As followers of Christ and believers in the Bible as the inerrant Word of God, the materials used in the original transmission of these holy texts bear a significance that echoes through history. One such material, papyrus, has played an irreplaceable role in preserving the New Testament. As early as the Exodus, papyrus was already used as a writing material.
Today there are about two billion people who call themselves Christians, who own or are aware of the Bible. Most are unaware of just how that book came down to them, yet many if not most would acknowledge that it is inspired by God and free of errors and contradictions.
Discover the significance of textual criticism in ensuring the accurate and reliable transmission of biblical texts. Learn about the methodologies and advancements made in this complex field, providing Christians with a dependable source of revelation.
The New Textual Scholars of today would say that this is wishful thinking, as there is no way of knowing how many copies removed the manuscript may be. They would go on to tell you that a 9th-century manuscript might have fewer copies in between than a 3rd-century manuscript. There is a sense today that "optimism" and "hope" are bad words that we should set aside because they will only cloud our objectivity. If you doubt, look ...
The papyri are documents written on papyrus, a material prepared in Ancient Egypt from the pithy stem of a water plant, used in sheets throughout the ancient Mediterranean world for writing. The early papyri of about 100+ manuscripts that date from 110-390 C.E. are said to be the most important for establishing the original.
This makes more certain for us the Apostle Peter’s words: “But the word of the Lord endures forever.” (1 Peter 1:25) We can have the same confidence that the One who inspired the Holy Scriptures, giving us His inerrant Word, has also used his servants to preserve them, irrespective of the intentional and unintentional textual variants that entered the copies of the text, throughout the last two thousand years, and especially those many dozens of textual scholars that restored the text to its original form, “who desires all men to be saved and to come to the knowledge of the truth.” (1 Tim. 2:4)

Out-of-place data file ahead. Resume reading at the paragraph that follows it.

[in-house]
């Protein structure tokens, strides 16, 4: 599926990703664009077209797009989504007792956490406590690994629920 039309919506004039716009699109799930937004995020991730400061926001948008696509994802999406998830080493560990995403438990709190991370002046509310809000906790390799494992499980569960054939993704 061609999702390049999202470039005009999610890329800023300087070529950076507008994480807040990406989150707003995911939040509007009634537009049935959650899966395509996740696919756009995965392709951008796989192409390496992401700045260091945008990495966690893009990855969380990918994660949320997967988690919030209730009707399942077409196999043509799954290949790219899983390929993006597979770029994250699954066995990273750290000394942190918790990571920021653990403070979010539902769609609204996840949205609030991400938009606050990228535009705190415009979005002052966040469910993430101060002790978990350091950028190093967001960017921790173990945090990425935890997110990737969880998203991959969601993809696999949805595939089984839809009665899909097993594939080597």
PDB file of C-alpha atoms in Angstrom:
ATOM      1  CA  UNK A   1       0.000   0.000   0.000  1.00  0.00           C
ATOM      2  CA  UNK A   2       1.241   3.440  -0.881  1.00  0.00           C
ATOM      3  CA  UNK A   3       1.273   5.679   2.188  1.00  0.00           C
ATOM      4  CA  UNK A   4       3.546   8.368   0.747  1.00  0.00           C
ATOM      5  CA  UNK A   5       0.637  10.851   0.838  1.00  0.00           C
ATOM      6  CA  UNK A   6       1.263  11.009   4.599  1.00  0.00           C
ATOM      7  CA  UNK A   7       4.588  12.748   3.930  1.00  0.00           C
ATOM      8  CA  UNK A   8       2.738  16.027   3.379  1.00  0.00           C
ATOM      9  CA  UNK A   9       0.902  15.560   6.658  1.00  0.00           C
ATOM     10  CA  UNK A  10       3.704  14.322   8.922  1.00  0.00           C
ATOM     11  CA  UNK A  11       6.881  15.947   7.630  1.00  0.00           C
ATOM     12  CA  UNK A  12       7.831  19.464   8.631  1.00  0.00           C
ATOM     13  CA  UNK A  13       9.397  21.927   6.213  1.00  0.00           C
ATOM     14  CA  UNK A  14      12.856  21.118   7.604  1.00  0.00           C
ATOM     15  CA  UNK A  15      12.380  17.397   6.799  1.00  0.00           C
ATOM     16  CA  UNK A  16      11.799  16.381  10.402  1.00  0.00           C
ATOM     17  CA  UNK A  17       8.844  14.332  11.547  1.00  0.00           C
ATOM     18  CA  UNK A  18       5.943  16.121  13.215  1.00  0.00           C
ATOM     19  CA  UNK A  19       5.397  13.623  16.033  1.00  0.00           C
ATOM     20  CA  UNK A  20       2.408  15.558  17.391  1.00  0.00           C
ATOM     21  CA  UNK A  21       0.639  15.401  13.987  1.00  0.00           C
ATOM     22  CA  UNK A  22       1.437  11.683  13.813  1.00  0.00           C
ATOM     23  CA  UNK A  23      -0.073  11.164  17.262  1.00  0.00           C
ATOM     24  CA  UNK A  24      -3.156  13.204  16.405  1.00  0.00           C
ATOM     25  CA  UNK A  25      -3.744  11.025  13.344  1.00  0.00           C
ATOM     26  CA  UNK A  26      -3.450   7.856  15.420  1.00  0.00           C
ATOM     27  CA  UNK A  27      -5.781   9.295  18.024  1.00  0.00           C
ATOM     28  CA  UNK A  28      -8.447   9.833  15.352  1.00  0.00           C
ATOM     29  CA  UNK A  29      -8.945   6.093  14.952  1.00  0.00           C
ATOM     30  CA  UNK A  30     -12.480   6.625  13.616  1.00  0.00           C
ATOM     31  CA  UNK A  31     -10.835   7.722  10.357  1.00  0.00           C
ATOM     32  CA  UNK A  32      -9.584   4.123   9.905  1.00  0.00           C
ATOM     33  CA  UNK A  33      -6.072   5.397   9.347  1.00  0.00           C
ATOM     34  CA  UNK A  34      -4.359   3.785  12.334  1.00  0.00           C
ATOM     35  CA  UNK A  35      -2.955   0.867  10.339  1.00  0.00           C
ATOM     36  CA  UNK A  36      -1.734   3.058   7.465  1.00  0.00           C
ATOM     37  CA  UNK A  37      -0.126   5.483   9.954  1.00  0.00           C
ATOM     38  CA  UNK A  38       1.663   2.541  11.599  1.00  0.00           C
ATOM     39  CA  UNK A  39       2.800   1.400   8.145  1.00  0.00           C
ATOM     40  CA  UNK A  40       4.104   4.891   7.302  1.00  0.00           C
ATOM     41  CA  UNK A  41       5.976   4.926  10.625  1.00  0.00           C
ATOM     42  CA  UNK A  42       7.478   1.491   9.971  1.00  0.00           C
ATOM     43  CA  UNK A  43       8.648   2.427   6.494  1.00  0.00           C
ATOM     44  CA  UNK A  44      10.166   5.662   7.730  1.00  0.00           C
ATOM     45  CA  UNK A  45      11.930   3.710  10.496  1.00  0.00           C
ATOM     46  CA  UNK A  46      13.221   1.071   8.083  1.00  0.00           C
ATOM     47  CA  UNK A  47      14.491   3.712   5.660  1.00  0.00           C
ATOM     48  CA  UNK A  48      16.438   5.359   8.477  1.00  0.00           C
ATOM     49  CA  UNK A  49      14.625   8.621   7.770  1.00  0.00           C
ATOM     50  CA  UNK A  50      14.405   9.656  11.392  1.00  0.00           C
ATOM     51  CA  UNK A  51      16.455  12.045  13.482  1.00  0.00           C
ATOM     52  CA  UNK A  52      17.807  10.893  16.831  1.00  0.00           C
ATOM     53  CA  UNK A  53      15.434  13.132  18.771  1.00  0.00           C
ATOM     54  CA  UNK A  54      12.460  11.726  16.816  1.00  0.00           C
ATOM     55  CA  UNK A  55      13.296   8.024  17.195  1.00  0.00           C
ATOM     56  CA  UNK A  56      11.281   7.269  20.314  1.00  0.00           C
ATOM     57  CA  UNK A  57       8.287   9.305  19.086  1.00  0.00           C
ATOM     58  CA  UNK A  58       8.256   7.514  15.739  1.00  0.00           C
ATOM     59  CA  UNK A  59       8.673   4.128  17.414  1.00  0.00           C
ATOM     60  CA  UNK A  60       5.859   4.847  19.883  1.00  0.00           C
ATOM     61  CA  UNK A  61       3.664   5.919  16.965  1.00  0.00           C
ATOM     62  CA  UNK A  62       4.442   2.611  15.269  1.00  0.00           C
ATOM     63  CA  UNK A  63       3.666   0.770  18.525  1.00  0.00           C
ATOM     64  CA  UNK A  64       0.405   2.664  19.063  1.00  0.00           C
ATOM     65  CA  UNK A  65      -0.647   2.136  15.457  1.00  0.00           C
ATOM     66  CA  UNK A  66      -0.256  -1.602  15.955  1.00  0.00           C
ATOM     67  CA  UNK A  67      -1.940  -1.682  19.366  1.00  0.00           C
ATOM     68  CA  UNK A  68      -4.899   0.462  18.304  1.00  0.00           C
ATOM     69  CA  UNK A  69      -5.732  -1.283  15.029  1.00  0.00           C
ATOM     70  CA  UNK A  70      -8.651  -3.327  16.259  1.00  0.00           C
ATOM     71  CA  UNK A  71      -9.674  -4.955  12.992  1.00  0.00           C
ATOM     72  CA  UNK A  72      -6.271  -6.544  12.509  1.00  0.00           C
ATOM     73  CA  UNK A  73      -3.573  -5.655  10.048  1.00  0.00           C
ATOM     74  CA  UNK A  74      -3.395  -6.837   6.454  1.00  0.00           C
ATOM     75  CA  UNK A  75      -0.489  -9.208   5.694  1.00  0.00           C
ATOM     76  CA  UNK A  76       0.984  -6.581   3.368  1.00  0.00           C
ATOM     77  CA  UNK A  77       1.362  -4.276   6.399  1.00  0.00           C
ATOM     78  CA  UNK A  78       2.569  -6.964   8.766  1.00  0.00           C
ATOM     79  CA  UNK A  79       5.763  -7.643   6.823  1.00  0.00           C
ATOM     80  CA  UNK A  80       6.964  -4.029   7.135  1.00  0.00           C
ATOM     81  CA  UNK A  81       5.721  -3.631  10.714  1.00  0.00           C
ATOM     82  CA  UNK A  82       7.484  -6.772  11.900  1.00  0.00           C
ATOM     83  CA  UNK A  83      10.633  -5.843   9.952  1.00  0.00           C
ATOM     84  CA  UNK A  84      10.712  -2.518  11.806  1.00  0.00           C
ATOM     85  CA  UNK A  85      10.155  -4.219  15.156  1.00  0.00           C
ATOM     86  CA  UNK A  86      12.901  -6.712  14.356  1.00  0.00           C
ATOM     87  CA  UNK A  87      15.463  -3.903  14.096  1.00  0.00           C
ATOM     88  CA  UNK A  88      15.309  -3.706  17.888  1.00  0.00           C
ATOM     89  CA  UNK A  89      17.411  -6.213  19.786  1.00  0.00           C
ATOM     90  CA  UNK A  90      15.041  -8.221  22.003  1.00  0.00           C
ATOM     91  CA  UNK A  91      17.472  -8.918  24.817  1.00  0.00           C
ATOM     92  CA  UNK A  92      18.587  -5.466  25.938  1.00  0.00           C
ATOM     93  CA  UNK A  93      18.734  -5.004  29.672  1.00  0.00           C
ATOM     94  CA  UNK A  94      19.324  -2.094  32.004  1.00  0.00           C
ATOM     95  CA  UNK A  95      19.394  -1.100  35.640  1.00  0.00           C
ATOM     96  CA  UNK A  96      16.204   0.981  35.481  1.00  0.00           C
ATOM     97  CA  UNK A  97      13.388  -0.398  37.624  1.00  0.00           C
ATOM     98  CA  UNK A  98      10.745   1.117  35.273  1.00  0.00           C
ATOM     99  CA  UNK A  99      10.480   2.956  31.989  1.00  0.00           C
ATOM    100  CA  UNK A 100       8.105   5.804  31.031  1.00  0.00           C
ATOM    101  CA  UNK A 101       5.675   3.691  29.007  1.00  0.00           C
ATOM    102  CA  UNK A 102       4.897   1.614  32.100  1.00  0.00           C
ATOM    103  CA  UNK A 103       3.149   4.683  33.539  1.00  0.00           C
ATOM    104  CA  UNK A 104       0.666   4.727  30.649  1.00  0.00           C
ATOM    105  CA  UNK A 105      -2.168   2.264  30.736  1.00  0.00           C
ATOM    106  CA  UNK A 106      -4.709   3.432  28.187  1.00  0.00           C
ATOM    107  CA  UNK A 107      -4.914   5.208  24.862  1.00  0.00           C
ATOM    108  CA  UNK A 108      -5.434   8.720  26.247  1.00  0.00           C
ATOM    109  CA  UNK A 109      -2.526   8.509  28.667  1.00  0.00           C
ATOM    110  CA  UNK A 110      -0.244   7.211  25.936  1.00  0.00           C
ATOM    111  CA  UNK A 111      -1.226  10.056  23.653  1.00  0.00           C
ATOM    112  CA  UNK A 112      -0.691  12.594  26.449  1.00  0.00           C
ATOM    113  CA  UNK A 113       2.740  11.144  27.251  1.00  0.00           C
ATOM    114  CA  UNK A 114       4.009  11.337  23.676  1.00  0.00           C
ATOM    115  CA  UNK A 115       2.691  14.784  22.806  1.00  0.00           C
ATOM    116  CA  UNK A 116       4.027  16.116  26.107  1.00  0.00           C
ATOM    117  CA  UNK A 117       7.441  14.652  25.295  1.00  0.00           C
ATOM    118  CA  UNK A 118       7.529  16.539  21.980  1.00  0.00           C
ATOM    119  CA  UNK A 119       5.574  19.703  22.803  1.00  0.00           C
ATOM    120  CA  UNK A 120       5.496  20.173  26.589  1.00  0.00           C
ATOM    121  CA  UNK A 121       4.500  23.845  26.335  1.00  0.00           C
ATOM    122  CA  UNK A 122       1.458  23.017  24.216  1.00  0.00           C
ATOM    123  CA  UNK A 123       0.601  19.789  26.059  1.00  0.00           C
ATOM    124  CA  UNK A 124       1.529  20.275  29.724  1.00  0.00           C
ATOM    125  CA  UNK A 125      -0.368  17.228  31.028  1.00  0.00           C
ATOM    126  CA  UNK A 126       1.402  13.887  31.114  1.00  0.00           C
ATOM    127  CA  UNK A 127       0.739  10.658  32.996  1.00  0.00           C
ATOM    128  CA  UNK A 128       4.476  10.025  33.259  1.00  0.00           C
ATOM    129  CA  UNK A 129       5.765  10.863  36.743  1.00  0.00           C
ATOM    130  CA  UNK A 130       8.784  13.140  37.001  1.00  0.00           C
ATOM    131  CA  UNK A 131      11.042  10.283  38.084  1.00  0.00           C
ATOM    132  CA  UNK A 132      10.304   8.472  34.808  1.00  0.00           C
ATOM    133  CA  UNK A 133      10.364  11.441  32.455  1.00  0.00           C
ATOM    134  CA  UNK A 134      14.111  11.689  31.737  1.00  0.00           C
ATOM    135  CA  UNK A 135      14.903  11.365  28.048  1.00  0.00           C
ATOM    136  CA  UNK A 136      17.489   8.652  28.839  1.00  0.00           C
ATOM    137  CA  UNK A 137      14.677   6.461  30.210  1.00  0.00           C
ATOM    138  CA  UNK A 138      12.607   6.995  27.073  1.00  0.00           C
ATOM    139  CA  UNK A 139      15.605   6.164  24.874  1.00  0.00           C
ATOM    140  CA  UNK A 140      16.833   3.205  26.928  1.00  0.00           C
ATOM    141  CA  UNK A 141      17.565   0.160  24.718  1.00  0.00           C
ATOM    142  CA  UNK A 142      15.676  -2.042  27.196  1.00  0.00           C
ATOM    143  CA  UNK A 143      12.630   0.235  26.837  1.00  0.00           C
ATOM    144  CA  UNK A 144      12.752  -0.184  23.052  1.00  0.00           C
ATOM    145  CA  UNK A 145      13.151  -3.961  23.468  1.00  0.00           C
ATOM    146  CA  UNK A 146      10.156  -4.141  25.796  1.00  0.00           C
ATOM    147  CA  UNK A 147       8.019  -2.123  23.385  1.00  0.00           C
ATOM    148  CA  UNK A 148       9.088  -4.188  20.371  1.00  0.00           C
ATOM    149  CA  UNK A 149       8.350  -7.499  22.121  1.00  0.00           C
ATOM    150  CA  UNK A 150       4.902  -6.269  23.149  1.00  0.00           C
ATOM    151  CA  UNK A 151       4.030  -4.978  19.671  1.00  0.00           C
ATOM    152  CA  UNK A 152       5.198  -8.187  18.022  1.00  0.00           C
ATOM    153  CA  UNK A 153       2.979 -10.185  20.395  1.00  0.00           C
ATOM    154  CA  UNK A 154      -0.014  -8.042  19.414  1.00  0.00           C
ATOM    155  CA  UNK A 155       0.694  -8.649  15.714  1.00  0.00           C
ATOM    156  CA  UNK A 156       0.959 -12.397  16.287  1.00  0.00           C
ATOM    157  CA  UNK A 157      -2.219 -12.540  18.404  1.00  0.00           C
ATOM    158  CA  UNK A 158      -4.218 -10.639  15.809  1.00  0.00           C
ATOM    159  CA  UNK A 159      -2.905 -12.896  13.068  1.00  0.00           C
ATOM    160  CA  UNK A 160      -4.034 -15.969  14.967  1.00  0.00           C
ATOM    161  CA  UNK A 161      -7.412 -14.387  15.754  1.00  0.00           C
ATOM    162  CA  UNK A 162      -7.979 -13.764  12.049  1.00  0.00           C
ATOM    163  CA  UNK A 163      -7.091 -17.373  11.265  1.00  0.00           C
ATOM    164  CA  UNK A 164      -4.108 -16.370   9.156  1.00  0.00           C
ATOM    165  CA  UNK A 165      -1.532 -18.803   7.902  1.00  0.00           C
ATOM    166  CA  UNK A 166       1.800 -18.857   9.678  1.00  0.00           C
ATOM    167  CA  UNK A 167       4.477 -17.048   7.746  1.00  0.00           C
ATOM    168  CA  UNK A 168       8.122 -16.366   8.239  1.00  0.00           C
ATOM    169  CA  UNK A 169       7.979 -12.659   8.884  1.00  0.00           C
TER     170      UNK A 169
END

In the case of the New Testament papyri manuscripts, our early evidence for the Greek New Testament, size is irrelevant. They range from centimeters encompassing a couple of verses to a codex with many books of the New Testament. But all of them add something significant.
Why is this fragment of John’s Gospel so valuable to those who love the Bible today? What did the experts conclude about it?
The latest calculations have all known Greek manuscripts at about 5,898, written from as early as 110 C.E. to as late as the end of the fifteenth-century. P52 although a fragment is one of the most important.